Cappoquin, Ireland between 1890 and 1900. Photograph via Library of Congress.
I once felt quite famous as a poet. Indeed, now that I think of it, I have felt famous twice. These two periods of really unsettling fame came back to me recently as I dealt with a young poet at the lending desk of the public library where I’ve worked for over thirty years. The young poet had been coming into my city-center branch for over a year, dropping grease-stained envelopes stuffed with five or six poems and then returning a few days later to listen to my responses to his raw and energetic work. But there was this one morning when we’d had a very strenuous, useful exchange of ideas around his improving technique. In that pause when a conversation just ends and an older poet adroitly excuses himself, the young man suddenly said to me: “You know so much about poetry; you read it so closely. Have you ever thought of writing anything yourself?” At first, I didn’t know what to say. Should I recite the titles of my eleven published books, including eight collections of poems? Should I be angry with this world that doesn’t know who I am? What the hell was he doing, handing me these regular tasks in poetry, if he didn’t know that I was already an old codger in the world of Southern Irish letters? But I did ask him why he chose me and he explained that one of my library colleagues told him that I was interested in poetry, that he should show me his work. He turned away and left. Soon after, I was transferred to another branch library in a faraway suburb — my last posting before I retired early to write full time — so we never met again. And he didn’t seek me out, so he must have quickly found another helpful, anonymous reader.
But his lack of recognition, or, rather, my umbrage at not being recognized, has made me think of the way our names ebb and flow, in and out of “fame,” over a lifetime. What does it feel like to be recognized, to be made famous by persistent attention? Yes, I do remember very clearly the first time that I felt carried away, catapulted onward by a force larger than my own life. I was just sixteen years old at the time. It was in the spring of 1970 and I’d had my first poems published in the local high school magazine. I received a letter, sent to me through my English teacher, from a mysterious Anglo-Irish aristocrat who lived in a grand mansion just three miles from my school. The letter praised my poems and invited me to take tea in this gentleman’s library. A chauffeur-driven Mercedes was dispatched to the school gate and I was driven off to my first encounter with the aristocracy, chauffeured by Tommy, who was once a rear gunner in a Lancaster bomber. “The master thinks yer poems are grand,” Tommy said to me, “he’s mighty interested in meetin’ a fellow writer from the neighborhood.” I can see now that he was trying not to burst out laughing. I was met at the door of the eighteenth-century mansion by a formally-attired butler and led into a magnificent library that contained twenty thousand volumes of mainly Slavic texts. The literary gentleman was W.E.D. Allen, a former British diplomat and spy-catcher, former Unionist-Conservative Member for West Belfast in the Imperial Parliament of the twenties, former editor of the thirties Fascist magazine The Blackshirt, author of the best history of the Georgian people published in the English language (according to Laurens van der Post in his autobiography, Yet Being Someone Other), author of Caucasian Battlefields, The Ukraine, and Problems of Turkish Power in the Sixteenth Century. This seventy-year-old aristocratic scholar climbed down from the gallery of his two-story high bookshelves and introduced me to his fourth wife, a quiet Australian nurse who’d come to take care of his dying third wife, Natasha Maximovna, who had been the ikon-restorer daughter of a Moscow surgeon. Mr. Allen’s first wife had been the debutante daughter of the Earl of Lovelace, a woman who’d probably been the basis for the globe-trotting character Amber, the love interest in Allen’s pseudonymously published 1936 spy novel, Strange Coast. These details I discovered later.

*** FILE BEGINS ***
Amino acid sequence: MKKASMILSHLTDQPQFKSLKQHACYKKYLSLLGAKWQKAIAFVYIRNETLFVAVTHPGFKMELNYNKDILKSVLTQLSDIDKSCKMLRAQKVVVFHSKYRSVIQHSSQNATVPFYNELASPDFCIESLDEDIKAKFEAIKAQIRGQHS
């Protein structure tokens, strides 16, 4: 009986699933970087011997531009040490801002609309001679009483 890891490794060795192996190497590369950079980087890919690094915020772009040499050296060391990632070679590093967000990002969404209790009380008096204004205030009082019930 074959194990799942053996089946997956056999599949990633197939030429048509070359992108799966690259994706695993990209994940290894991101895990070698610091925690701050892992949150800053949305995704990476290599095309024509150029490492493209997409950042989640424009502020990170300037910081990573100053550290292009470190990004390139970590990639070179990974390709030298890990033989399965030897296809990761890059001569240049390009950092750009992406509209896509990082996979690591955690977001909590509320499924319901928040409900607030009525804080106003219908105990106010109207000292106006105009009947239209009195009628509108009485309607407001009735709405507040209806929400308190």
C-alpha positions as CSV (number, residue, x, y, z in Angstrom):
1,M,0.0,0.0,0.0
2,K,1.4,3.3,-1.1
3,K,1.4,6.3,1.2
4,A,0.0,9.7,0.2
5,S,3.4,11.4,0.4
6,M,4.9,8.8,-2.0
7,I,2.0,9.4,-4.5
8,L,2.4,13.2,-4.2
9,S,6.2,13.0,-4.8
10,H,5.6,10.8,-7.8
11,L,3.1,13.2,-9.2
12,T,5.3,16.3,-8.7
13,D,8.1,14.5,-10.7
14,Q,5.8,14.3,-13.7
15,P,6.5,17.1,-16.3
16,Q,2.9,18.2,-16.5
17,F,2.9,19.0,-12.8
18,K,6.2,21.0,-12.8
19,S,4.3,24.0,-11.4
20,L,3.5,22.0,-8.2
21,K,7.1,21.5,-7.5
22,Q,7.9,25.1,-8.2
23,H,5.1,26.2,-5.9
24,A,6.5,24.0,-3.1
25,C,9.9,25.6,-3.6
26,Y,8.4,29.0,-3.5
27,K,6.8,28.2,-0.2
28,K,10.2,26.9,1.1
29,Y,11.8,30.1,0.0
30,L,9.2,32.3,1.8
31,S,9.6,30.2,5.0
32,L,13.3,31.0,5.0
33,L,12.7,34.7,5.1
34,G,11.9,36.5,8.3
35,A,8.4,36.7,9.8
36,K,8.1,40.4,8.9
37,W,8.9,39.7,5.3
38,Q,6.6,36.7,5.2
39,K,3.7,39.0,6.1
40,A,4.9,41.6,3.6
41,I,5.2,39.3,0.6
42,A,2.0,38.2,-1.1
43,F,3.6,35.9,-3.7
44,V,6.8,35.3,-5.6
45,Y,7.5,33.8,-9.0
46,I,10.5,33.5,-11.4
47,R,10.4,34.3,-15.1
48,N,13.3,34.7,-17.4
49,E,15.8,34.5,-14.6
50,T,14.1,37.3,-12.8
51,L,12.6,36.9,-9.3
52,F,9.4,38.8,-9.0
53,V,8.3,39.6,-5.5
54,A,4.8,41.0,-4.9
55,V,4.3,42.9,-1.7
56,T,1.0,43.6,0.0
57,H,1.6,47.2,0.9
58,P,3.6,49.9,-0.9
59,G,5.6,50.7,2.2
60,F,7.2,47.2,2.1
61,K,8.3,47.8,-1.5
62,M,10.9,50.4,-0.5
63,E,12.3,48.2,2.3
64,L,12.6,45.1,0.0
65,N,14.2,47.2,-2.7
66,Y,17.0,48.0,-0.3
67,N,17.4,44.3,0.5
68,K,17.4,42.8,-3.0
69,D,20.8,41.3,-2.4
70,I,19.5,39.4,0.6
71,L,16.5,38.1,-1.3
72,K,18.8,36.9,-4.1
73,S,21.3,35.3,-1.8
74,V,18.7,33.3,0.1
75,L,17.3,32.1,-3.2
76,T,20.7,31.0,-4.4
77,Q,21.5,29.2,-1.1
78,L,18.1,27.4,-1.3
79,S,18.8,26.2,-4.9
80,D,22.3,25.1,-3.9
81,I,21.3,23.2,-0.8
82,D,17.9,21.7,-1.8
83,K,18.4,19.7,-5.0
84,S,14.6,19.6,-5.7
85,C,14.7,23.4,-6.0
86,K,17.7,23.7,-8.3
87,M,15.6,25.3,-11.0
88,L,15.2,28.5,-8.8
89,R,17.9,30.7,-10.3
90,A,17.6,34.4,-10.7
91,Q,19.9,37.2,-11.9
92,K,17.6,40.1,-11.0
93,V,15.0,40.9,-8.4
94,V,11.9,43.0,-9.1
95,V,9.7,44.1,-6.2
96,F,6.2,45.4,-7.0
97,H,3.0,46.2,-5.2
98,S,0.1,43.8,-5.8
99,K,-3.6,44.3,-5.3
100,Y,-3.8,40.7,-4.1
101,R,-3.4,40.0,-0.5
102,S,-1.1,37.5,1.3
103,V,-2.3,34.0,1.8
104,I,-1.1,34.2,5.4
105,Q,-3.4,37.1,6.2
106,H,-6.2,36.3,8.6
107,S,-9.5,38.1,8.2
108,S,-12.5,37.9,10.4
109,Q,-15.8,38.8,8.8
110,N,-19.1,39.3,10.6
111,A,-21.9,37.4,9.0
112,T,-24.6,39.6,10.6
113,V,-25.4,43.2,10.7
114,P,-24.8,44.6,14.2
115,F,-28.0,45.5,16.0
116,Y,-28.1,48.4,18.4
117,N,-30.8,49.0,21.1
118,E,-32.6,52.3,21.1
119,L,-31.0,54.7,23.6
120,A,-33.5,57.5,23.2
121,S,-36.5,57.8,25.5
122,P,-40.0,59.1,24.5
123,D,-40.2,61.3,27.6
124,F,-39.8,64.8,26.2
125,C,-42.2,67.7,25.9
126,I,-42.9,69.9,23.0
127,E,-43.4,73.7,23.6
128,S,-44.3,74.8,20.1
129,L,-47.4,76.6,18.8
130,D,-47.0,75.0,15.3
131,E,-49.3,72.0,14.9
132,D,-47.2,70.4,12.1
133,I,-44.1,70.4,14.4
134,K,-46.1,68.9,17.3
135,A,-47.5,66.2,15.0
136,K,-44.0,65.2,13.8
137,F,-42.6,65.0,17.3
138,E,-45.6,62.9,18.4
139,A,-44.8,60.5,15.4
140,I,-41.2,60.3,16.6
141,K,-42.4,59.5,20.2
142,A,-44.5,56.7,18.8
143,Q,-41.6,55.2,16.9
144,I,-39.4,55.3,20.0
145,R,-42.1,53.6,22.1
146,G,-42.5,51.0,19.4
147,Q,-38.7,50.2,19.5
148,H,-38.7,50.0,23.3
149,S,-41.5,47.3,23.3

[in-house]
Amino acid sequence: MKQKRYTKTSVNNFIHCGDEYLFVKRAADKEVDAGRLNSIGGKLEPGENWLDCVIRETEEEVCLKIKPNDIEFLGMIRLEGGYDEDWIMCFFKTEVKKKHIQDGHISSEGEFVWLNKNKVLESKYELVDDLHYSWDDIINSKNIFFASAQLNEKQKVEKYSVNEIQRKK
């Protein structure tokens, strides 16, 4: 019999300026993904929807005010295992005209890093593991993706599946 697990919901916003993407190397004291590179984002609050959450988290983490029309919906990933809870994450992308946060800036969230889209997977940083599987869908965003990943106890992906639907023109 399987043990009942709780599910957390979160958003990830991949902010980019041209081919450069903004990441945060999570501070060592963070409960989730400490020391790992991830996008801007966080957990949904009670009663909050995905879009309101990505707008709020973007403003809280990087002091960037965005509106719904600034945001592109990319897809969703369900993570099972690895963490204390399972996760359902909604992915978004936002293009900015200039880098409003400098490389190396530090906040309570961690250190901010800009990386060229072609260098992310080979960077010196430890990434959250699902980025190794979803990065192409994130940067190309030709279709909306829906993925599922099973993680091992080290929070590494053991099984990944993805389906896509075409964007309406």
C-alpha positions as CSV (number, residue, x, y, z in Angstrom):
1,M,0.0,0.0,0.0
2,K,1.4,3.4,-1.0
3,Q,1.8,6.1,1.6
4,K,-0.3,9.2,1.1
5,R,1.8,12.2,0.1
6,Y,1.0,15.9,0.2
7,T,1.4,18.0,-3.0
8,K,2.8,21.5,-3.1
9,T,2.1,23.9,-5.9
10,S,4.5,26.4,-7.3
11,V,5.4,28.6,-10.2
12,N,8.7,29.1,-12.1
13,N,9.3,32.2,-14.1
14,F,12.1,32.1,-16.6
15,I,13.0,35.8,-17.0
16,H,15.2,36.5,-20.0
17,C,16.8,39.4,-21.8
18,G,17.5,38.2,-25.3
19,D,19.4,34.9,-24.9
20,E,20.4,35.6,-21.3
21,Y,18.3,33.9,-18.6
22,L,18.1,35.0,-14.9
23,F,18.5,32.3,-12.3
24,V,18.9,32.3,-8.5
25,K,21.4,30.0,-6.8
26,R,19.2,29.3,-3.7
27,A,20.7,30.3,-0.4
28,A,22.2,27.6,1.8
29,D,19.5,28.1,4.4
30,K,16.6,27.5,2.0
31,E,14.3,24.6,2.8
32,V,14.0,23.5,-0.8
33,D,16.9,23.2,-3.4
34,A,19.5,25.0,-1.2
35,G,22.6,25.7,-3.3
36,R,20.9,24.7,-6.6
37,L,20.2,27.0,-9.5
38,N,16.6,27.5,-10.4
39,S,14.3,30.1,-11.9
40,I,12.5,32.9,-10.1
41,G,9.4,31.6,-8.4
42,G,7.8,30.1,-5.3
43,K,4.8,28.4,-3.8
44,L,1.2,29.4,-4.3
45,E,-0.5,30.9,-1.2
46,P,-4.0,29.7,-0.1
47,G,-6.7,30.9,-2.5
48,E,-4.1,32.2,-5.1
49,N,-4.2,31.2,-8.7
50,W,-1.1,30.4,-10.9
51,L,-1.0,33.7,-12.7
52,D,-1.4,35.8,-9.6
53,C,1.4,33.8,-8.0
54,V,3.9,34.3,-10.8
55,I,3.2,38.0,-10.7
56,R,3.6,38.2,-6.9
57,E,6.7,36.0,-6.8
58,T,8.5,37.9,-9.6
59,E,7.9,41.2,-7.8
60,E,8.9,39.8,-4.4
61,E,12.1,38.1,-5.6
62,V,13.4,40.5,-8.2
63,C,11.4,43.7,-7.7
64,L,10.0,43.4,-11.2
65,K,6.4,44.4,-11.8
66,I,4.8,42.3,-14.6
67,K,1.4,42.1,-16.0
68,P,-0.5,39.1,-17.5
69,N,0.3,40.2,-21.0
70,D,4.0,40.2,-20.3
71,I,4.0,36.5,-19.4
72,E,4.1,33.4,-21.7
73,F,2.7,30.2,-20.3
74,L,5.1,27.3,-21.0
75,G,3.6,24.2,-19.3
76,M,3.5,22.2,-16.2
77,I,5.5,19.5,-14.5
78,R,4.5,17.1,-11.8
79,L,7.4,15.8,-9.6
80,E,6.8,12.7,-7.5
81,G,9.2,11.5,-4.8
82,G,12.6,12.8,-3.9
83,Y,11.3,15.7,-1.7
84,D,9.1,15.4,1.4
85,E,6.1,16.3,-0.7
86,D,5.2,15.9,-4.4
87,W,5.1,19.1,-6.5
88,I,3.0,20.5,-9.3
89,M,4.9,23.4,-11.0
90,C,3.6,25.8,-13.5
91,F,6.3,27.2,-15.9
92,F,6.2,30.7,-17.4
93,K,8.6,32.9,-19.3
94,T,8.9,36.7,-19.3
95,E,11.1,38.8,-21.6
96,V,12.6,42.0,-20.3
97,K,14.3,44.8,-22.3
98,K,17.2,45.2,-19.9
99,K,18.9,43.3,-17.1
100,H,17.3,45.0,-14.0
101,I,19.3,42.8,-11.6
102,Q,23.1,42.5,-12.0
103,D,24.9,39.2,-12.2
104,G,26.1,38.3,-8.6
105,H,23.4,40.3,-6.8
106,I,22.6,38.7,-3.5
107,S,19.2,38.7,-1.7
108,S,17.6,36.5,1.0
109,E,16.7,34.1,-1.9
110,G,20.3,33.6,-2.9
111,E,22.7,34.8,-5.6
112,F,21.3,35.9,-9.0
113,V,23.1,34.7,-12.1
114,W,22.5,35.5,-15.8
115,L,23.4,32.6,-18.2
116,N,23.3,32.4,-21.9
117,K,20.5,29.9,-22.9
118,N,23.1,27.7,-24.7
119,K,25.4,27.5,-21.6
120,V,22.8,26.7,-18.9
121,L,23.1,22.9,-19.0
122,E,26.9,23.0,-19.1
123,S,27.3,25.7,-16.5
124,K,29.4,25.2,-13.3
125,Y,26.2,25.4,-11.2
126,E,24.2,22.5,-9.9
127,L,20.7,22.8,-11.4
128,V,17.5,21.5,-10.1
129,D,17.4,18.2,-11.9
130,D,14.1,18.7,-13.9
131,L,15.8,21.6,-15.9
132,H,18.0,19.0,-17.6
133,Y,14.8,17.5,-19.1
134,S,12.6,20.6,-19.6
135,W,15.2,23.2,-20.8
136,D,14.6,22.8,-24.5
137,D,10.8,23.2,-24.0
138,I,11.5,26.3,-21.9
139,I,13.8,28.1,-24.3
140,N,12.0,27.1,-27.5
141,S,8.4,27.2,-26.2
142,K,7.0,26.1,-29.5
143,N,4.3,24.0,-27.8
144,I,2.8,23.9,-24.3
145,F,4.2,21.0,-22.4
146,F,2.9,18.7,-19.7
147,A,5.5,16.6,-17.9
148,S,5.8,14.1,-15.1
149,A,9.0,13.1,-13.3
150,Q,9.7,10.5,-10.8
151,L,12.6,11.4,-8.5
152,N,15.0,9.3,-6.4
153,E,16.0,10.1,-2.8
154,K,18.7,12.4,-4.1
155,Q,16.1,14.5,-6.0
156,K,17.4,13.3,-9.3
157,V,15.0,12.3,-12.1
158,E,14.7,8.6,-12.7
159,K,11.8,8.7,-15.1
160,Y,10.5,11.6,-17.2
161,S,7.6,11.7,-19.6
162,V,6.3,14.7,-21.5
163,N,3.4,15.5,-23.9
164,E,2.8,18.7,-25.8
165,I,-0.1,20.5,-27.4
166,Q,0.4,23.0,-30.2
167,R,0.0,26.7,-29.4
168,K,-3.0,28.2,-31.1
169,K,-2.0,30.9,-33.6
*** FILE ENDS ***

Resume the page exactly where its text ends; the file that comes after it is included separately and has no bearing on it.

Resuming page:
Though the penniless son of a country postman, I wasn’t in the least intimidated or impressed by this ménage. After all I was a poet from a small town that was famous for its poets — “Ah, Cappoquin of the poets,” was how the venerable Máire Mhac an tSaoí addressed me when we were first introduced. I assumed instinctively all the social status that the title “poet” confers in Ireland.